Again, if this type of behavior is reiterated or has the potential to be abused over time (after being told to stop) then it is abuse.
When asked how common this could be, he said that it’s going to happen among his clients, but not at the pace that the study suggests at all.
Why the risk to teen boys may be greater
One of the intriguing features of this study is that teen boys have been found to encounter more often than girls the type of abuse described in the study. But this information is not exactly new.
Past work has yielded similar findings for both forms of abuse.
Couture, a professional mental health counselor and trauma specialist for children and teens, commends the study for addressing what most of us already know in the field of mental health.
The boys are very susceptible to all forms of sexual and domestic abuse, including digital dating abuse.
Some parents have not properly shielded their boys because they have not understood that they are just as fragile as their daughters.
There are a number of reasons that this may be the situation, but Couture believes that much of it boils back to the fact that the gender-stereotyped information provided by the mental health, healthcare, human services, and crisis fields, and also the media, has parents choosing to believe that sexual and dating abuse is gender offenses rather than human crimes.
She said teens often believe these assumptions, which has the added effect of stopping them from having the support they may need, or even reporting abuse when it’s perpetrated against them.
What parents are supposed to know
Both Mopper and Couture suggest talking to teens and establishing clear channels of communication.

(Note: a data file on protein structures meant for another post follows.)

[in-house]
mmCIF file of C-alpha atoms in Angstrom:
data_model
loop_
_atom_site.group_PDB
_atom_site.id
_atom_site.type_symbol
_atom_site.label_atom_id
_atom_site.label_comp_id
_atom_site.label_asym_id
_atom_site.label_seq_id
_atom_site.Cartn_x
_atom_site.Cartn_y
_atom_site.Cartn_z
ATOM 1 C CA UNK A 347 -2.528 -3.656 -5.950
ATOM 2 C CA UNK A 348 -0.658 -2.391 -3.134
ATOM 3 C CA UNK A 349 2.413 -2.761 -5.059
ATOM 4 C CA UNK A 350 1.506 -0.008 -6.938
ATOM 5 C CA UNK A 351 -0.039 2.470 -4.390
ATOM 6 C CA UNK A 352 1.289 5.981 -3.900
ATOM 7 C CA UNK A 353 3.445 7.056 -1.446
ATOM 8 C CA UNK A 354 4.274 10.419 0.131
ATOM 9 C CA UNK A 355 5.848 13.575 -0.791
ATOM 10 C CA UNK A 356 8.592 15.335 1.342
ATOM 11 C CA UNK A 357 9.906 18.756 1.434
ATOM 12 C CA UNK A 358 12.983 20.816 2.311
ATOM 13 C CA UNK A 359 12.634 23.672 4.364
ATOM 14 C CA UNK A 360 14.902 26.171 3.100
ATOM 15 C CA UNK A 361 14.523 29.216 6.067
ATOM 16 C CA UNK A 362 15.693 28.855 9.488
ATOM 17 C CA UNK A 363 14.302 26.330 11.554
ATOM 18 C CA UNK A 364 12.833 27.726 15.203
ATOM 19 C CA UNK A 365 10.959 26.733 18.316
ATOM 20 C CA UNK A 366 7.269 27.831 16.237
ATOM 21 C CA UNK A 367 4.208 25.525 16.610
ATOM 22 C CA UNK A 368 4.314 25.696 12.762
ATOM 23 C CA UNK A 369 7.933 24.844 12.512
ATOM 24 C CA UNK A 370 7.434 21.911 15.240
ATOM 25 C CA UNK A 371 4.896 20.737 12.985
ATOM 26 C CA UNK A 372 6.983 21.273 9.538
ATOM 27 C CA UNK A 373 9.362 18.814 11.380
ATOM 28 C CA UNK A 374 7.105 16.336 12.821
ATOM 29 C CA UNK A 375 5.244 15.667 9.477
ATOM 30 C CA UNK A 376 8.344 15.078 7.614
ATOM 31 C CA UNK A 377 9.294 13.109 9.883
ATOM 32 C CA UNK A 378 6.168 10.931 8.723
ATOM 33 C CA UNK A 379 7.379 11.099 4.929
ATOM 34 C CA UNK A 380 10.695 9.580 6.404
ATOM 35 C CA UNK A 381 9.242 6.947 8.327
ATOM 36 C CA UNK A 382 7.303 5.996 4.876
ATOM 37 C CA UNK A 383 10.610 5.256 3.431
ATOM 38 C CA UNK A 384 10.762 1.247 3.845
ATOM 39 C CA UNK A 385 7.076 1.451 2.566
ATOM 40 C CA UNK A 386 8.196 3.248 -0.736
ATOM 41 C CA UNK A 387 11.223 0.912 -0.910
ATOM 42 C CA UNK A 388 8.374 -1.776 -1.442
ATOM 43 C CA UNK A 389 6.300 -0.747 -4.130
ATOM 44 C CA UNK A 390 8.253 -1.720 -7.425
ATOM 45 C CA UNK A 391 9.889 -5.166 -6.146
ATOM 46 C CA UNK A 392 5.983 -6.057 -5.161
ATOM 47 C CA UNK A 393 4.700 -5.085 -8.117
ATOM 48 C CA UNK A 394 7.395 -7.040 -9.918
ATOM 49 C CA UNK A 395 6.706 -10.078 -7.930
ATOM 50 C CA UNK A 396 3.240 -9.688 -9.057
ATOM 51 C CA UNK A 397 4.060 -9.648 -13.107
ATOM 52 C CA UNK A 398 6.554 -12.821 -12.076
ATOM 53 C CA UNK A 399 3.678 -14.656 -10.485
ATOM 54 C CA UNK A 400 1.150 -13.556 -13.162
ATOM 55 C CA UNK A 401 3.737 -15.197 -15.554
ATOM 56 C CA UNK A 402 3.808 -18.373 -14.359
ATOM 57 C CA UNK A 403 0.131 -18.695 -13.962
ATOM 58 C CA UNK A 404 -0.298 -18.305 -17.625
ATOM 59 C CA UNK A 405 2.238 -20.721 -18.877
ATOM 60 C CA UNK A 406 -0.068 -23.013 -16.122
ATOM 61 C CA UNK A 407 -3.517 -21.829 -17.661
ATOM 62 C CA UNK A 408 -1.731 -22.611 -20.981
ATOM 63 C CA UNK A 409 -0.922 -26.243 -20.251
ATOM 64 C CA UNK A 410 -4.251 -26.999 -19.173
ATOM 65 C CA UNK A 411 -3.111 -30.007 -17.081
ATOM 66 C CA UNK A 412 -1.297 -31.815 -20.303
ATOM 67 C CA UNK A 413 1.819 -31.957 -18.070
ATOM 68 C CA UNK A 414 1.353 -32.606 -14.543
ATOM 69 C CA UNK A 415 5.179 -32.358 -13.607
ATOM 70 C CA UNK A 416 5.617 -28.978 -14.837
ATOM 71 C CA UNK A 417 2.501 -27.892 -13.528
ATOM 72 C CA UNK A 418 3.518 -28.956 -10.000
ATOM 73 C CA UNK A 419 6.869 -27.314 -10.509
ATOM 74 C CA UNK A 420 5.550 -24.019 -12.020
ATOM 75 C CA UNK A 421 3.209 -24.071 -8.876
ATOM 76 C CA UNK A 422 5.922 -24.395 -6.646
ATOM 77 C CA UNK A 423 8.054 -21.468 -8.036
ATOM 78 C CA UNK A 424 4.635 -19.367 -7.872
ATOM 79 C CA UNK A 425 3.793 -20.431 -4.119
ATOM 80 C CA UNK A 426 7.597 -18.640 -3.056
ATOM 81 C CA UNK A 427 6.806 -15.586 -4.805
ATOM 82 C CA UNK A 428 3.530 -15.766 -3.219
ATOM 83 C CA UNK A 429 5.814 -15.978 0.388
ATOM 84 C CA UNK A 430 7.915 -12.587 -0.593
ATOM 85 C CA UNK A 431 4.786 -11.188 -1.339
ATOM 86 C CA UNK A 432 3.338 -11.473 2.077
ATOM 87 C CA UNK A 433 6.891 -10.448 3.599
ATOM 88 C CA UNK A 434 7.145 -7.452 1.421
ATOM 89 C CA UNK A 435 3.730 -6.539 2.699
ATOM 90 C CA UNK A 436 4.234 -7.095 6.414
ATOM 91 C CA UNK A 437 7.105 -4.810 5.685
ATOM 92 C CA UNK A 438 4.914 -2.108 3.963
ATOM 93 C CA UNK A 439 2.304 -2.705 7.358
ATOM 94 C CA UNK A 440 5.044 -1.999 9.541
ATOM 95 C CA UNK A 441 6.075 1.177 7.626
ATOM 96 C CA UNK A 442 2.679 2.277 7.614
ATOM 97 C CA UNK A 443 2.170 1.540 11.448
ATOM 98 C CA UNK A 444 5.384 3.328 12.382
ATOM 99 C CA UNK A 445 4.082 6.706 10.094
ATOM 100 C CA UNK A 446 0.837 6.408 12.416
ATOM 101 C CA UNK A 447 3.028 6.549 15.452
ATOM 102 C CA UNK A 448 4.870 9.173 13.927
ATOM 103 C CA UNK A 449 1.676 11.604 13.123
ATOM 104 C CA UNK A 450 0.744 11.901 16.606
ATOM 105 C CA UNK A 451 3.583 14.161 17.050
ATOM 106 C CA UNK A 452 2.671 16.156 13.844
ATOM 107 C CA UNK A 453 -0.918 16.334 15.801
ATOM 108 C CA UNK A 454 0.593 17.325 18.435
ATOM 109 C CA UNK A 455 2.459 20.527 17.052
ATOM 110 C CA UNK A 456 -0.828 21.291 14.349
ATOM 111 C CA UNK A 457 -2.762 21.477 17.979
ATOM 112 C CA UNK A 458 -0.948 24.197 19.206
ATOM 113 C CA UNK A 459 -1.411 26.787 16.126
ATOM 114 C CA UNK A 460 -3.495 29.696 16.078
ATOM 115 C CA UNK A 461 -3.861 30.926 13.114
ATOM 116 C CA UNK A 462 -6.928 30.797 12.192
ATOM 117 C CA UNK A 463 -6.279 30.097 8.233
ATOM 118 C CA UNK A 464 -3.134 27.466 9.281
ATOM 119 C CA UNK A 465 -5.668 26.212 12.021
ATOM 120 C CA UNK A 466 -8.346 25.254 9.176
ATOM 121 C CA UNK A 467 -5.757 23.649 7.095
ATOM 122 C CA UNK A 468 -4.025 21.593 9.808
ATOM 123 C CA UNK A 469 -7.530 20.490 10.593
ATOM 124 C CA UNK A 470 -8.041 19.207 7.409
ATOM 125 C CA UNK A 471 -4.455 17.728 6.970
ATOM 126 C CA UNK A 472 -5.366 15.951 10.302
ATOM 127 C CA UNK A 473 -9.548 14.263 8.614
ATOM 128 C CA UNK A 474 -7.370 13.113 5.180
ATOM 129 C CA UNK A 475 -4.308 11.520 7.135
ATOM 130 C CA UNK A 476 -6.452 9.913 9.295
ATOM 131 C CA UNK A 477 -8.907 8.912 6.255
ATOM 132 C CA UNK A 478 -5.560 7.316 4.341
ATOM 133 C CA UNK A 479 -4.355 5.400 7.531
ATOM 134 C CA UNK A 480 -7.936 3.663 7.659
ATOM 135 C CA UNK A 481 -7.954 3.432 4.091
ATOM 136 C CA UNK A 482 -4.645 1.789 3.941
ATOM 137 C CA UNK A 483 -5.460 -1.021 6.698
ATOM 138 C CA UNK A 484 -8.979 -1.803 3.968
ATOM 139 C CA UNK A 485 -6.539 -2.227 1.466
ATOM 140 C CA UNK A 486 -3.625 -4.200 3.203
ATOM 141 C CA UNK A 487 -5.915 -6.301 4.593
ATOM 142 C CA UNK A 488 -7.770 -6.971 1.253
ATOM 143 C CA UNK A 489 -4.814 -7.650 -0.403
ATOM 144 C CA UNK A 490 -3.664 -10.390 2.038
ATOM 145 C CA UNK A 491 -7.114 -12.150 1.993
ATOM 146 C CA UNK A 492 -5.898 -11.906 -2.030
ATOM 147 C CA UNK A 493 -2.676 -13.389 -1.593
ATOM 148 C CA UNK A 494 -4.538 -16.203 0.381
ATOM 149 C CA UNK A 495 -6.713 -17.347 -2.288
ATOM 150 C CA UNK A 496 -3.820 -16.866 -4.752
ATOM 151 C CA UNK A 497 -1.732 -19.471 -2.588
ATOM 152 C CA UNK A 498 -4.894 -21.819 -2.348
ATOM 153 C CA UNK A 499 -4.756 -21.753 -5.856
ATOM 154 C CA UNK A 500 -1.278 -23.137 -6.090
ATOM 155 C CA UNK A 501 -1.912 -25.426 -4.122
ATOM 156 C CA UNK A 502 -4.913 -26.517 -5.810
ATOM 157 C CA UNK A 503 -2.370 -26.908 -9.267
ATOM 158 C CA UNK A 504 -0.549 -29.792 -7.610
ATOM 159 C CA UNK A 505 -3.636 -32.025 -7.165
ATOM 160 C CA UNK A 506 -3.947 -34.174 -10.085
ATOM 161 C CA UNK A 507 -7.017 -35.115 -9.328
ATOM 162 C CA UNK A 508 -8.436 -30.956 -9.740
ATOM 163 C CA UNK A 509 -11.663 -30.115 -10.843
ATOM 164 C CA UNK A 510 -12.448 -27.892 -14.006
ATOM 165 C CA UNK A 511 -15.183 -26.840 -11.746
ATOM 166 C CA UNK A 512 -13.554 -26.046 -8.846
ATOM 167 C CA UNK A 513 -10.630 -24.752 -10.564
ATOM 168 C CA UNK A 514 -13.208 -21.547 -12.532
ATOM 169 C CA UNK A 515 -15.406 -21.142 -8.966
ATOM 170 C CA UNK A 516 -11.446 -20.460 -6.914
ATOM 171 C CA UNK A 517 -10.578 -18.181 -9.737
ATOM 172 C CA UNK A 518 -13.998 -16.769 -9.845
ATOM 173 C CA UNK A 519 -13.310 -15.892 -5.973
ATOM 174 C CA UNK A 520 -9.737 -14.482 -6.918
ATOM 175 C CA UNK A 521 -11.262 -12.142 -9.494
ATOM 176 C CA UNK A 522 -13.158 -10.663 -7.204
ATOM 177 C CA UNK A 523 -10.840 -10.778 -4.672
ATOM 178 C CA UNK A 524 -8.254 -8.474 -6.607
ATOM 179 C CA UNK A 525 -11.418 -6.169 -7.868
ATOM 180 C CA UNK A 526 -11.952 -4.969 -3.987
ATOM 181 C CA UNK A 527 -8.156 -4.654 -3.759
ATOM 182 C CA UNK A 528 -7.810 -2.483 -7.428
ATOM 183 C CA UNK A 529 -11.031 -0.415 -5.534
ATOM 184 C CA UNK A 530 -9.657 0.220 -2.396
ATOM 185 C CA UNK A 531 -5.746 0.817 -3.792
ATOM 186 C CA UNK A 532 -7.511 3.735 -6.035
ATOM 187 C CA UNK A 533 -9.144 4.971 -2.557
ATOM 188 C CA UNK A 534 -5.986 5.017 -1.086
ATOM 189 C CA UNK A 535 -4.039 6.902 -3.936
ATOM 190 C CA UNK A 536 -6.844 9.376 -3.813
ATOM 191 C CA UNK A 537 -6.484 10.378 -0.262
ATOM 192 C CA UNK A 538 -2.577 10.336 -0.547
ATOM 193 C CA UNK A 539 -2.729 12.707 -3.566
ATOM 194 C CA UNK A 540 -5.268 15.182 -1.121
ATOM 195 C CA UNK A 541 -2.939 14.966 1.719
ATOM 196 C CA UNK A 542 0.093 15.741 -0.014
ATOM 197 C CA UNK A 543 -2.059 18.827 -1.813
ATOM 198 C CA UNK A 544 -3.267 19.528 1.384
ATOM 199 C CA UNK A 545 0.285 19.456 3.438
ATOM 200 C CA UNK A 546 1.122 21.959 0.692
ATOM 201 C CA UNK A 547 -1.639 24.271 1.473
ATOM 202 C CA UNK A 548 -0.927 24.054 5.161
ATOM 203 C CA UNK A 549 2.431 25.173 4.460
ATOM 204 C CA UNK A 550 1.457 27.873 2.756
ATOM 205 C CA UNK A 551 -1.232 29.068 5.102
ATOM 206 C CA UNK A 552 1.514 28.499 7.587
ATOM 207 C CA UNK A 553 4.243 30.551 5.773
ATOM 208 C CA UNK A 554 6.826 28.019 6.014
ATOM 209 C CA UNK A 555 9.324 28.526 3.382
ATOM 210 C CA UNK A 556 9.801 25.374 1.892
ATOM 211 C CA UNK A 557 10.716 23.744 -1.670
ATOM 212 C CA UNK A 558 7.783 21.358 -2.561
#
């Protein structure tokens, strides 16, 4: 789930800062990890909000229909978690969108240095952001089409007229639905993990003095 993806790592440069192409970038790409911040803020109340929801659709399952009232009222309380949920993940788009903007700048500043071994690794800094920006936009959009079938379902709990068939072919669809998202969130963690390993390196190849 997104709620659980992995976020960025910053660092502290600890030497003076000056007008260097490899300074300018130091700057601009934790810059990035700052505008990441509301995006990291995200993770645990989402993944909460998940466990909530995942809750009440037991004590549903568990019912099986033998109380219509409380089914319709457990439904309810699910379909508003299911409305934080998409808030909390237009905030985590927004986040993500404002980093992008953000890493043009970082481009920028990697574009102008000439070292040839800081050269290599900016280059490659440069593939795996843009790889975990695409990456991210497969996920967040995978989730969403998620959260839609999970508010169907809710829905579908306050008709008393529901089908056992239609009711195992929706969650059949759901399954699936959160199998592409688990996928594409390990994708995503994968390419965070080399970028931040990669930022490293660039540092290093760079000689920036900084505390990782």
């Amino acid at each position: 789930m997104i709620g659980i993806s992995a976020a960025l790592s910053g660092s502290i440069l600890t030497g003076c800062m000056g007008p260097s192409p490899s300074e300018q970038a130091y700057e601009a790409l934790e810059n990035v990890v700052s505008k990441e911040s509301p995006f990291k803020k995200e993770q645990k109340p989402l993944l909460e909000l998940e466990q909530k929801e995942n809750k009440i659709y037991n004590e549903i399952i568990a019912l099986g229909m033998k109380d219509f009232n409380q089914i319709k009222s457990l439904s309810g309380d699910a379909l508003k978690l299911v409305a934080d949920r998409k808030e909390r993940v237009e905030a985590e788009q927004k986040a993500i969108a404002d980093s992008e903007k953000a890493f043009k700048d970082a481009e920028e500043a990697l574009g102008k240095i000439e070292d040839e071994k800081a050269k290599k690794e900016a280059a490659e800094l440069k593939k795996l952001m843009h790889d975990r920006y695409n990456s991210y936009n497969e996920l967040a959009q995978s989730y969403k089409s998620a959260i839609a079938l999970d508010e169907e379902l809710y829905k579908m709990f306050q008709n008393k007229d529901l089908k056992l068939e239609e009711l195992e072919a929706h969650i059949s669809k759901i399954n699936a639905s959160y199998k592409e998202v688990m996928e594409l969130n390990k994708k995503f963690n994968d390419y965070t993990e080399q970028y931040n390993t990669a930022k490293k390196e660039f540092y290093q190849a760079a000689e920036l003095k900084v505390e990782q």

If your teen has any trouble with anyone, take it seriously. If he or she floats, acts emotionally contentious, seems like he or she wants to talk but doesn’t raise anything up, needs more compassion than usual, withdraws physically, or acts out at home, especially towards the siblings, these are all warning signs.
Additional signs that may be happening to your teen can include:
- Obsessive concern for their computer, interference with real-life activities
- Consistent moodiness or rage
- Higher or abrupt restlessness
- Hyperactivity and anxiety, particularly social anxiety
- Somatic signals
- Retreat from family and social activities
Even if guardians do not believe that their teen kids are victims of digital dating abuse, they should find a way to involve their children in discussion while doing side-by-side tasks, sharing a restaurant meal, or commuting together.
This applies to any important issue you might want to make sure your teen knows they can speak openly to you.
By being open and having these conversations from a young age, she said that your teen would have an easier time opening up to you when it qualifies.
Couture proposed addressing the topic of digital dating abuse and specifically asking whether they know someone who has witnessed it.
Note the language of the child’s body. Ask if he or she has ever encountered it or been pulled out of it.
If the teen doesn’t want to discuss the matter, Couture says the parents shouldn’t push it.
However, if you have reason to suspect that your teen kid is suffering or committing some kind of abuse, Couture said you should go to a nearby Mental Health Treatment Center instantly.
Tags: Signs of dating abuse, Types of dating abuse, Emotional abuse in relationships statistics